Southern Africa HIV/AIDS and Tuberculosis Plan of Action, 2010–2011: For Botswana, Lesotho, Namibia South Africa, and Swaziland

Type Corporate Author
Title Southern Africa HIV/AIDS and Tuberculosis Plan of Action, 2010–2011: For Botswana, Lesotho, Namibia South Africa, and Swaziland
Edition 1
Volume 1
Publication (Day/Month/Year) 2010
Page numbers 1-60
Publisher World Bank
City Washington
Country/State United States of America
This paper for senior World Bank (Bank) management and staff describes the current status and impact of the HIV (human immunodeficiency virus) and tuberculosis (TB) epidemic in southern Africa, the strategic role the Bank has played to date, and puts forward an action plan for deeper Bank engagement with the middle-income countries (MICs) in this subregion, especially in light of the new political commitment by the government of South Africa. The approach presented is consistent with the Bank’s Executive Board-approved Africa Region HIV/AIDS Agenda for Action 2007–2011 (World Bank 2008b) effort to “increase Bank engagement in the epicenter of the epidemic—Southern Africa” and the Global HIV/AIDS Program of Action (World Bank 2005), and is designed to support national efforts through evidence-based, prioritized strategies; scaling up targeted multisectoral and civil society responses that have demonstrated effectiveness; improving monitoring and evaluation (M&E) capacity; and harmonizing donor collaboration. This Southern Africa HIV/
AIDS and Tuberculosis Action Plan 2010–2011, for Botswana, Lesotho, Namibia, South Africa, and Swaziland (referred to henceforth as the “SACU Action Plan”) delineates an expanded operational response to the unique constraints posed by this subregion, with a focus on assisting countries to better utilize available resources, and making the money work better. This approach is aligned with the Africa Action Plan (AAP; 2005),1 emphasizing new ways of doing business, including enhanced leveraging of available financial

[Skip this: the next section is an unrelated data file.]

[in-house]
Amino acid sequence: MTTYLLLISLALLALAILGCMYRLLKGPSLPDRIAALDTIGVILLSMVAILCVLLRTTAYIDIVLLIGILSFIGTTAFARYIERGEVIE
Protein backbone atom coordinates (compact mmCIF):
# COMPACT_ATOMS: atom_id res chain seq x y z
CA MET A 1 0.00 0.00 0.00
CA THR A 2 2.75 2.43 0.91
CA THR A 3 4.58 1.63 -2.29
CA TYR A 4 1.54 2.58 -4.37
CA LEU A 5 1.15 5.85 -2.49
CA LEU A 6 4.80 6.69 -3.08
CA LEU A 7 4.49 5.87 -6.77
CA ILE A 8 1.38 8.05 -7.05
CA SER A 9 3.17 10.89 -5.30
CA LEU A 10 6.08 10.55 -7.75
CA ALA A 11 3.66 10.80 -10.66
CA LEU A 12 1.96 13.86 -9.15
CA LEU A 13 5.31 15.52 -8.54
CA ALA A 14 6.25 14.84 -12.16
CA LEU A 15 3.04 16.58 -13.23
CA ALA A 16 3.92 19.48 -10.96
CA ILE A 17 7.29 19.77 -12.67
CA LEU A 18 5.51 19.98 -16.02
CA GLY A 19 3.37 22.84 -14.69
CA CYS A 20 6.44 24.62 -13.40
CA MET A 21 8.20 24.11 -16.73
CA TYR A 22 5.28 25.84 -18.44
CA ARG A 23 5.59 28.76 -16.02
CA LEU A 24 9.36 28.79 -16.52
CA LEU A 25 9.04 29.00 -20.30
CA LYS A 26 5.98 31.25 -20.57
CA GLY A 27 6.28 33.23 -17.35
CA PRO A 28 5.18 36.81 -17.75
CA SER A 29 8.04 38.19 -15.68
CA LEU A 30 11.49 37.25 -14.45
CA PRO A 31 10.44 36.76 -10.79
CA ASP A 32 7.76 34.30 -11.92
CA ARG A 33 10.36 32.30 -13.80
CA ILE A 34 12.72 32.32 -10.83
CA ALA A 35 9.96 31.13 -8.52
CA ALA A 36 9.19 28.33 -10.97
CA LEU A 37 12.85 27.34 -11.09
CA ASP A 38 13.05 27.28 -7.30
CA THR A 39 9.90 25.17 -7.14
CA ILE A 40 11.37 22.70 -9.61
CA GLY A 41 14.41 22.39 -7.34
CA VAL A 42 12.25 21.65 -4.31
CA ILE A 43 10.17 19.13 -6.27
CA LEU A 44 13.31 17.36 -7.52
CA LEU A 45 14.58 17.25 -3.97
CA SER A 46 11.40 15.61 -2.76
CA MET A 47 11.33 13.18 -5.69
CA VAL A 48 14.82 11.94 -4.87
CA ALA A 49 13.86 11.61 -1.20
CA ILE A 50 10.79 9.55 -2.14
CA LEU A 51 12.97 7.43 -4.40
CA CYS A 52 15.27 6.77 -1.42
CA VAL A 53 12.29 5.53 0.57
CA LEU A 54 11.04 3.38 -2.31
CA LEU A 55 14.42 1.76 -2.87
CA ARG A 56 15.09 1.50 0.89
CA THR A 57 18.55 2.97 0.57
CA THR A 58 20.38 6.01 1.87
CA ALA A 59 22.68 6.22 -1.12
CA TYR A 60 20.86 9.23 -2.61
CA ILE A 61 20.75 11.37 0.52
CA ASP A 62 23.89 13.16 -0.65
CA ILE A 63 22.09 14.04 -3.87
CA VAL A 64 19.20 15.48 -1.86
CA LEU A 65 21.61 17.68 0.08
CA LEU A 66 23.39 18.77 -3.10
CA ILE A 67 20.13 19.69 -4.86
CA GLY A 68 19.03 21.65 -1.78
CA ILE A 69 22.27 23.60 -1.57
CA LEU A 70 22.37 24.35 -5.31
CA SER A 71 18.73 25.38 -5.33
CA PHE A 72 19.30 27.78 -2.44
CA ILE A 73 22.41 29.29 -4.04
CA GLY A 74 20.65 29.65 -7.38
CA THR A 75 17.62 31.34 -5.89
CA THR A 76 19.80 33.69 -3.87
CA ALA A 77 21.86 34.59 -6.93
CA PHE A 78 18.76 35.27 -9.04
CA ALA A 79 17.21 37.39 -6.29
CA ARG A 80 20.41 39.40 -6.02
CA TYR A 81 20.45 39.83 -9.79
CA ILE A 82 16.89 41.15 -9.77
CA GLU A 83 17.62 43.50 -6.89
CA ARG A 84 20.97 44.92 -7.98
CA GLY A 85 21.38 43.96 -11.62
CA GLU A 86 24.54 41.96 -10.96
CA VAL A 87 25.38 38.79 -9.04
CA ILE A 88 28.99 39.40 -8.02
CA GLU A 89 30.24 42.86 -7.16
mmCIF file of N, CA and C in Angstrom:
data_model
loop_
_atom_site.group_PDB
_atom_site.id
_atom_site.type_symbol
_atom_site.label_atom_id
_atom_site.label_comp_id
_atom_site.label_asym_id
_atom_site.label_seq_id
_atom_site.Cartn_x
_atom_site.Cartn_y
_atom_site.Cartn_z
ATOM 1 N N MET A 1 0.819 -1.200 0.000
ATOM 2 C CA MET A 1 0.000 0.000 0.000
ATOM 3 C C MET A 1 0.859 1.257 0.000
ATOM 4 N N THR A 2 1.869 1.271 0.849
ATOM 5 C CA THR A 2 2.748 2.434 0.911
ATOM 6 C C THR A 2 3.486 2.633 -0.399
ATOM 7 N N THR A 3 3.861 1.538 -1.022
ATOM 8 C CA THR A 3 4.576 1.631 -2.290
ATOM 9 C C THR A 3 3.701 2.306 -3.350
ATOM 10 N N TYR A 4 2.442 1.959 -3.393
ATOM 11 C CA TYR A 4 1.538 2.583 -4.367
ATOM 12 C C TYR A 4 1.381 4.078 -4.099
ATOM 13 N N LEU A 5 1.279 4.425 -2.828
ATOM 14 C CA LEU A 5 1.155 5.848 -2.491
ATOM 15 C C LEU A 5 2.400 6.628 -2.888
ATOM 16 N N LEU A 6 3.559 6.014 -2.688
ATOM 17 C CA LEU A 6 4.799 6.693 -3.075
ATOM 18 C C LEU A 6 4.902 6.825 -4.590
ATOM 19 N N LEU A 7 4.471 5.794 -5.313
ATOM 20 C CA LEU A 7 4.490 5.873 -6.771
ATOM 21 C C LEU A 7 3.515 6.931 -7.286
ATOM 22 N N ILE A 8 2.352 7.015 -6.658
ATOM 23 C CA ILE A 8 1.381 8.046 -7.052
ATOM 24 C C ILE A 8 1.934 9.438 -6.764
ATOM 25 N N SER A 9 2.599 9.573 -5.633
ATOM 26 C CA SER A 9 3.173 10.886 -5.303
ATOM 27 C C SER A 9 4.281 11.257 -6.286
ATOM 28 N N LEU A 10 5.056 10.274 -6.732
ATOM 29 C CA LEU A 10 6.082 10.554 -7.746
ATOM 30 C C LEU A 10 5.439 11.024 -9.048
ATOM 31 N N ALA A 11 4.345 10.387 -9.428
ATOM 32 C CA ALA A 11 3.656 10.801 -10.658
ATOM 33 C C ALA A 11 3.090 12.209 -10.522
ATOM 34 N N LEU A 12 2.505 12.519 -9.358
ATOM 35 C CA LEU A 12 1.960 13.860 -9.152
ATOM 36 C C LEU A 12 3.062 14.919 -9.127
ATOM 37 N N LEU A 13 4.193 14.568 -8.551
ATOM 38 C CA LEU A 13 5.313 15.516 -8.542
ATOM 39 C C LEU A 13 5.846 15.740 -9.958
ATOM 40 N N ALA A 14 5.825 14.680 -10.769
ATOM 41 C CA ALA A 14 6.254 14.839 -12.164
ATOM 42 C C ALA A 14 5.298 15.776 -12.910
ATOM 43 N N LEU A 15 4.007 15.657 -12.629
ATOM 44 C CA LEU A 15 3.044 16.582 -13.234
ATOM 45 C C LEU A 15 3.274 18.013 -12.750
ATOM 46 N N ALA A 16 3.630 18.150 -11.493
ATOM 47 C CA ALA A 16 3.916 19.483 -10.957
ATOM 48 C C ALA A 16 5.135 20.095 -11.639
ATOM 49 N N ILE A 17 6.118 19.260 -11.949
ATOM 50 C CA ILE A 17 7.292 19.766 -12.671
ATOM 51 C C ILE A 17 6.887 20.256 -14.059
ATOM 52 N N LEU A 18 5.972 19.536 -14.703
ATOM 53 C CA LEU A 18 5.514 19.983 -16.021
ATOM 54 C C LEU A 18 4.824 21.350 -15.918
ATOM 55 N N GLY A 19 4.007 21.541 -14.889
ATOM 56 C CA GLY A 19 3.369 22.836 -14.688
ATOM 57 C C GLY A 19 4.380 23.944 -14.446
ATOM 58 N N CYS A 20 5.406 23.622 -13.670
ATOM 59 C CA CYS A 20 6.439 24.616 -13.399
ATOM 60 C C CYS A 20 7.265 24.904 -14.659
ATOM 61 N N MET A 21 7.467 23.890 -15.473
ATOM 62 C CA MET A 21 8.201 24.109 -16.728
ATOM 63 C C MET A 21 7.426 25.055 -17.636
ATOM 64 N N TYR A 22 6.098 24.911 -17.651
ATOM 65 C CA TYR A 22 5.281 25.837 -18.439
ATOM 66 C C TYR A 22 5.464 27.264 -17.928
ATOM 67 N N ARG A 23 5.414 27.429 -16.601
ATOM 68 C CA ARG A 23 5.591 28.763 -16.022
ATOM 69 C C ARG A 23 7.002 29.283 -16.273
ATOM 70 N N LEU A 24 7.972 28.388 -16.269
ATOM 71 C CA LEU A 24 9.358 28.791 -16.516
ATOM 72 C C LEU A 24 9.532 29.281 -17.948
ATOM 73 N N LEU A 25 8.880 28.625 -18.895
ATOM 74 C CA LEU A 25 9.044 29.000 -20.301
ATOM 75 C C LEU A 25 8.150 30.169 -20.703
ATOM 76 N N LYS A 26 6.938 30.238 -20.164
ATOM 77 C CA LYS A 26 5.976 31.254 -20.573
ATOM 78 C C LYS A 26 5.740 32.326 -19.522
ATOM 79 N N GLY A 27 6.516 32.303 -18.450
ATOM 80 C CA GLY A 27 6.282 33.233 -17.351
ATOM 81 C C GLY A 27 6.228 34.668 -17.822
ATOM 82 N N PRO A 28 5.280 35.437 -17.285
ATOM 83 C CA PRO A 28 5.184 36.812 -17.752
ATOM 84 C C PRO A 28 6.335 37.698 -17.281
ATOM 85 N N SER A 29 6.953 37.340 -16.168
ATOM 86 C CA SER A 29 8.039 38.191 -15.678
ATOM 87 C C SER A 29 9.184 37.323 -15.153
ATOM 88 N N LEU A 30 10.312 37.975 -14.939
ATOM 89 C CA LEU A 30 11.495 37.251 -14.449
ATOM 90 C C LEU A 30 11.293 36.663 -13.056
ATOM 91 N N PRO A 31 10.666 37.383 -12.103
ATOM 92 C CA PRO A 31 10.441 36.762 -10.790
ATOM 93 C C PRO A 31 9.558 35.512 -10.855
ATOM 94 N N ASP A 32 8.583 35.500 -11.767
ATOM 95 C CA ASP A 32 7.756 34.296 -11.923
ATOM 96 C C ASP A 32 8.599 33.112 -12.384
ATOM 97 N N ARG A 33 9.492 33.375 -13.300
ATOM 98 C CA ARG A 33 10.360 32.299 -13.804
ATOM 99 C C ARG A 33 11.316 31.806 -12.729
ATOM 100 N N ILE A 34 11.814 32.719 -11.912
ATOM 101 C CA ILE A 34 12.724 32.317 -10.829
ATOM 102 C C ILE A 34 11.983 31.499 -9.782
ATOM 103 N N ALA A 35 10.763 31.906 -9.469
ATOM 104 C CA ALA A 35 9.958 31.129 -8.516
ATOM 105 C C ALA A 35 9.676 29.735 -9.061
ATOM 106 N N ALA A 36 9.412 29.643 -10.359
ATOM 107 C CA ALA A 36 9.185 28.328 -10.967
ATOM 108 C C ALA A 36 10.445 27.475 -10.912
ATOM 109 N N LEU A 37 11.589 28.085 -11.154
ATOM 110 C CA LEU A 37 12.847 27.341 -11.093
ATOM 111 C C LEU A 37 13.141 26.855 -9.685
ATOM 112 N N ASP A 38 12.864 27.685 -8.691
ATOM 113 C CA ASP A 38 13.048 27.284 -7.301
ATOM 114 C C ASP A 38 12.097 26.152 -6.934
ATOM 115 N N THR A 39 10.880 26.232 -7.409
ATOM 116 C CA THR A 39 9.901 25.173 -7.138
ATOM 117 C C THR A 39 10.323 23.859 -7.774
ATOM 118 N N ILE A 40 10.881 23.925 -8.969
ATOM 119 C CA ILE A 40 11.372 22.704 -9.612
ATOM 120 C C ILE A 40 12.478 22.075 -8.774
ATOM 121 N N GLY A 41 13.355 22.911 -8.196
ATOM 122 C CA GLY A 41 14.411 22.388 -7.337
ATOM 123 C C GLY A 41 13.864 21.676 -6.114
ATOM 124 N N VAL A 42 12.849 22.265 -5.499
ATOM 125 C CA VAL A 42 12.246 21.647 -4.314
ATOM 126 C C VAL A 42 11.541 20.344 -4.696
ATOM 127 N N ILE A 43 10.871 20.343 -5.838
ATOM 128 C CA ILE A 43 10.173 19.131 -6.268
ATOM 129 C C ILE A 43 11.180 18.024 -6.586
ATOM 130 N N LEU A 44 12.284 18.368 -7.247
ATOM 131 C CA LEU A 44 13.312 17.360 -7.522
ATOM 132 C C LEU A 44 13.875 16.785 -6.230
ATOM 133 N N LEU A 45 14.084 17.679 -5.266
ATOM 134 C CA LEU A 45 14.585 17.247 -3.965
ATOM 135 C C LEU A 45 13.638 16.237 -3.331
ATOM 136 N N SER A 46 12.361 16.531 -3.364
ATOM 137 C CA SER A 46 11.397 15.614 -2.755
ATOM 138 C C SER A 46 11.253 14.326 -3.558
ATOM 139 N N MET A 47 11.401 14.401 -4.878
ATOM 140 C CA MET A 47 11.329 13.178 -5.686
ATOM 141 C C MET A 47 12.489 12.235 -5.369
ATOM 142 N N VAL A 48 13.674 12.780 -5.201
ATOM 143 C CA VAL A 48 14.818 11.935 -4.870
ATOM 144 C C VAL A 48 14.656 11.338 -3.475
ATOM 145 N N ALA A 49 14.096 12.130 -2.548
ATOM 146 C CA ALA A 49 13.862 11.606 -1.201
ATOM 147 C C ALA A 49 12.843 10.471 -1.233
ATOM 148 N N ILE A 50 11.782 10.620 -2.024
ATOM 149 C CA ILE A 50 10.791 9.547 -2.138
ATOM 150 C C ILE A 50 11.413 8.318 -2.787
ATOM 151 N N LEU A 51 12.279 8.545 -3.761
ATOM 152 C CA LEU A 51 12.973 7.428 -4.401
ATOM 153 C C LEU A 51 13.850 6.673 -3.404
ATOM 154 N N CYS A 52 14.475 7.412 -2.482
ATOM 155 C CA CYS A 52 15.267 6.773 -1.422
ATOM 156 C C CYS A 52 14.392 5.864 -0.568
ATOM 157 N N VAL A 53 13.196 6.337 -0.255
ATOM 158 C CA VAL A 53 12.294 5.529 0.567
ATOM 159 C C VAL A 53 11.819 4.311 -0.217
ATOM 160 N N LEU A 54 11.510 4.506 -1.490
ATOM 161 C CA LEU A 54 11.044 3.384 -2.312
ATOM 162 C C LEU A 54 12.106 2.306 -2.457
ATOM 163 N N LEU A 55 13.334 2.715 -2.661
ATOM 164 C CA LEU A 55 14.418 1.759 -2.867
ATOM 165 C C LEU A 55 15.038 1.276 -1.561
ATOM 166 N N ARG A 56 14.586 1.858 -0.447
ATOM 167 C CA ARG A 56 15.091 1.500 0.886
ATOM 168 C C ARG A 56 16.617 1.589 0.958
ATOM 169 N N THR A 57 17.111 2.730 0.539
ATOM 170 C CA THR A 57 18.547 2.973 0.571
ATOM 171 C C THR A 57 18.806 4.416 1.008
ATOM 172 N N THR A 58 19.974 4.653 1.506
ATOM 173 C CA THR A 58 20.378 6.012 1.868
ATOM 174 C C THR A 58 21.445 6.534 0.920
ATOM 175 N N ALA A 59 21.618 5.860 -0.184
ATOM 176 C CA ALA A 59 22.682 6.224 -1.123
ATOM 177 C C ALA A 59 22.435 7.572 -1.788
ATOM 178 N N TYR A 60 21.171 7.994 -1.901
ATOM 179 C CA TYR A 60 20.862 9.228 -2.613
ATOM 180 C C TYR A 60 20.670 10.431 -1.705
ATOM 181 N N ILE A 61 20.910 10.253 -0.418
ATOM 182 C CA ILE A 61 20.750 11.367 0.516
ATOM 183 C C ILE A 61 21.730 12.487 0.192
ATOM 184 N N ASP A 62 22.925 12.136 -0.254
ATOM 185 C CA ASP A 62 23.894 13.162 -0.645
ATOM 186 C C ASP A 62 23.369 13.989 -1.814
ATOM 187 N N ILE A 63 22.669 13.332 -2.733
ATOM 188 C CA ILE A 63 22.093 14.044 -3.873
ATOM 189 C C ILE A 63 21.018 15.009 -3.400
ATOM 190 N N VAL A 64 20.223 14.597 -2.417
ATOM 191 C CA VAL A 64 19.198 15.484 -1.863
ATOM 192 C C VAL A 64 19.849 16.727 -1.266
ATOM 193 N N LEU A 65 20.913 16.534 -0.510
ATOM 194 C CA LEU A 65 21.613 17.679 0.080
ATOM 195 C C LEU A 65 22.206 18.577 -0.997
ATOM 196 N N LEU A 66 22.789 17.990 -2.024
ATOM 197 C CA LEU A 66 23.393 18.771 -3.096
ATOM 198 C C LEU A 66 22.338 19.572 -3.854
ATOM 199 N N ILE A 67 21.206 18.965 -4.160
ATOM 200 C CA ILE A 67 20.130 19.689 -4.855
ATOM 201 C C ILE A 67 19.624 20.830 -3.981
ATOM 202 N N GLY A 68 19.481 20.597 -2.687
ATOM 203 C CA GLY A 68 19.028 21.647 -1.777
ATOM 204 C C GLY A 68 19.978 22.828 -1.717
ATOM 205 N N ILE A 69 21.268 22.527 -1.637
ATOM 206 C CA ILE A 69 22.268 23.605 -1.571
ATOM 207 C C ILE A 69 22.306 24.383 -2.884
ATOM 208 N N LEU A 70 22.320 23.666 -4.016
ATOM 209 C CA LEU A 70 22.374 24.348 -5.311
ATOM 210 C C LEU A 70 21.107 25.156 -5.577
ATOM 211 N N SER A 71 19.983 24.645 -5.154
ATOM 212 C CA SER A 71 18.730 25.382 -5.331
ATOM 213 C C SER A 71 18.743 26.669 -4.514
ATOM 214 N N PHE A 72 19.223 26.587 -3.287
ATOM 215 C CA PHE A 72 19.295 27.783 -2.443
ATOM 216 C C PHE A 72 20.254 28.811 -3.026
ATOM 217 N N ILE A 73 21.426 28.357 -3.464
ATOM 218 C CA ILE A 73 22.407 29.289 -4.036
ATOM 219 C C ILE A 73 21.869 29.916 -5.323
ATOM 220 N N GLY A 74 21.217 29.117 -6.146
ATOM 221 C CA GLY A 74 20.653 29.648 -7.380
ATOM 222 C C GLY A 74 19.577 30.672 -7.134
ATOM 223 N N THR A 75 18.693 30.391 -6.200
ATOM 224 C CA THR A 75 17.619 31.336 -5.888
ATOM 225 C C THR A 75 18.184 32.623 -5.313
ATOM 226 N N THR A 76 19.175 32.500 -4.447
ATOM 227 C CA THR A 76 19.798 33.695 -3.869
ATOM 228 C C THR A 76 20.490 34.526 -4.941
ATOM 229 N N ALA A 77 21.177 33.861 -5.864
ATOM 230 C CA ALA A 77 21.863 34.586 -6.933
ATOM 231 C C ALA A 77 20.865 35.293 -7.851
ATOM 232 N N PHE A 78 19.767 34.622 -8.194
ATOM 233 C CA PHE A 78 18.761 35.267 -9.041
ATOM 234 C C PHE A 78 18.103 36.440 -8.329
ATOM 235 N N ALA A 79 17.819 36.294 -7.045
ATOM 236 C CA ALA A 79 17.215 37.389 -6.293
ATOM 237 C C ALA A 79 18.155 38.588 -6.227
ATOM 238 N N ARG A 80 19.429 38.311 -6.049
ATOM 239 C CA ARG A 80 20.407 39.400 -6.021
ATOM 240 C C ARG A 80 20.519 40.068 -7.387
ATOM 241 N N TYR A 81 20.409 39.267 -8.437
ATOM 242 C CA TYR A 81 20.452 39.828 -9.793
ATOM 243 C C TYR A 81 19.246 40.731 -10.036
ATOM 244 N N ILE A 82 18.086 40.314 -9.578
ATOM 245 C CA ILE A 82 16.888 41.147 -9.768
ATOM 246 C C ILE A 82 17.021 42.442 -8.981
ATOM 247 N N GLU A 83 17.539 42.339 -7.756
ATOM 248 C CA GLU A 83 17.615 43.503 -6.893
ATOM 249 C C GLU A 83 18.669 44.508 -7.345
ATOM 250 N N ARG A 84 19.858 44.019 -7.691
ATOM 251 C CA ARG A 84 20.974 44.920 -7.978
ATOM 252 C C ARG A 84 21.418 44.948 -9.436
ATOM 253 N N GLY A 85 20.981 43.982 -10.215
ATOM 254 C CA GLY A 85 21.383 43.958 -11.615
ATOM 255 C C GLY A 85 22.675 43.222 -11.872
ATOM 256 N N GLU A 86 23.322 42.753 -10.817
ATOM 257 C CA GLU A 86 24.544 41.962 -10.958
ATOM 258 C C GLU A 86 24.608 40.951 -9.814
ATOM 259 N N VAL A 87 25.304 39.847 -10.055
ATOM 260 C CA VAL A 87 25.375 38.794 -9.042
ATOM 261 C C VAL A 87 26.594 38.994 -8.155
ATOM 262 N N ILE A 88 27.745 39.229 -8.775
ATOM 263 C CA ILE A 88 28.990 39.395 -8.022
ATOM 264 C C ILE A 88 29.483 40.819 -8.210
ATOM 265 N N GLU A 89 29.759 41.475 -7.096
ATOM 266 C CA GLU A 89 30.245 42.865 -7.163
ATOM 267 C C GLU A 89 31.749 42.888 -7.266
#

and technical resources. This strategy responds to the World Bank President’s strategic themes of “building a competitive menu of development solutions for middle-income countries, with customized services as well as finance” and “playing a more active role in
regional and global issues that cross national borders, including…infectious diseases.”2 The Bank has made specific attempts in recent years to adapt its approach to MICs, particularly the southern African MICs, in view of their economic impact on the continent, especially the impact of the South African economy on the rest of Africa (World Bank 2008a).

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